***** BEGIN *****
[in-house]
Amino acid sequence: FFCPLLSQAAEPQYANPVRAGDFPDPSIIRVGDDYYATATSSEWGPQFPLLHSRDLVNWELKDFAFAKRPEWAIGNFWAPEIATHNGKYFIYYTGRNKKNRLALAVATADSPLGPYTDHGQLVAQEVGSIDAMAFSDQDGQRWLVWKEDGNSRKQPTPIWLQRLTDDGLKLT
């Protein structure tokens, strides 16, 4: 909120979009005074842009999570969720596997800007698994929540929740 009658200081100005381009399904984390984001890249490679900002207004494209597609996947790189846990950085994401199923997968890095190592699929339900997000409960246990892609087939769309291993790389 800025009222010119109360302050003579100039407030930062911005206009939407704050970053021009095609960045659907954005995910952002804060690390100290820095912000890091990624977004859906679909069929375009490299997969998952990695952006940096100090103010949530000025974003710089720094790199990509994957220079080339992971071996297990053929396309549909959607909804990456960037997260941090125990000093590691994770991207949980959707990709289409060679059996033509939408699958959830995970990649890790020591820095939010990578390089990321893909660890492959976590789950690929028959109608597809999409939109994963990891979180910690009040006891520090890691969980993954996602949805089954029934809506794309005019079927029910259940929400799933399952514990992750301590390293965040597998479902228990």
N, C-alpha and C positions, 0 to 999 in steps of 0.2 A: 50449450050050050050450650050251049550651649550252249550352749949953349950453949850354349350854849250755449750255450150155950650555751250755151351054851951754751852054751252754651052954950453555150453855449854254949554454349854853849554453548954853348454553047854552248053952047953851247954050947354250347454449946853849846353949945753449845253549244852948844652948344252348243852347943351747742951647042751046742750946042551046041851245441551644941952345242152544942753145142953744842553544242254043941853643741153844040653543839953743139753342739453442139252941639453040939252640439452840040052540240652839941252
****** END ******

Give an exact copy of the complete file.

[in-house]
Amino acid sequence: FFCPLLSQAAEPQYANPVRAGDFPDPSIIRVGDDYYATATSSEWGPQFPLLHSRDLVNWELKDFAFAKRPEWAIGNFWAPEIATHNGKYFIYYTGRNKKNRLALAVATADSPLGPYTDHGQLVAQEVGSIDAMAFSDQDGQRWLVWKEDGNSRKQPTPIWLQRLTDDGLKLT
């Protein structure tokens, strides 16, 4: 909120979009005074842009999570969720596997800007698994929540929740 009658200081100005381009399904984390984001890249490679900002207004494209597609996947790189846990950085994401199923997968890095190592699929339900997000409960246990892609087939769309291993790389 800025009222010119109360302050003579100039407030930062911005206009939407704050970053021009095609960045659907954005995910952002804060690390100290820095912000890091990624977004859906679909069929375009490299997969998952990695952006940096100090103010949530000025974003710089720094790199990509994957220079080339992971071996297990053929396309549909959607909804990456960037997260941090125990000093590691994770991207949980959707990709289409060679059996033509939408699958959830995970990649890790020591820095939010990578390089990321893909660890492959976590789950690929028959109608597809999409939109994963990891979180910690009040006891520090890691969980993954996602949805089954029934809506794309005019079927029910259940929400799933399952514990992750301590390293965040597998479902228990």
N, C-alpha and C positions, 0 to 999 in steps of 0.2 A: 50449450050050050050450650050251049550651649550252249550352749949953349950453949850354349350854849250755449750255450150155950650555751250755151351054851951754751852054751252754651052954950453555150453855449854254949554454349854853849554453548954853348454553047854552248053952047953851247954050947354250347454449946853849846353949945753449845253549244852948844652948344252348243852347943351747742951647042751046742750946042551046041851245441551644941952345242152544942753145142953744842553544242254043941853643741153844040653543839953743139753342739453442139252941639453040939252640439452840040052540240652839941252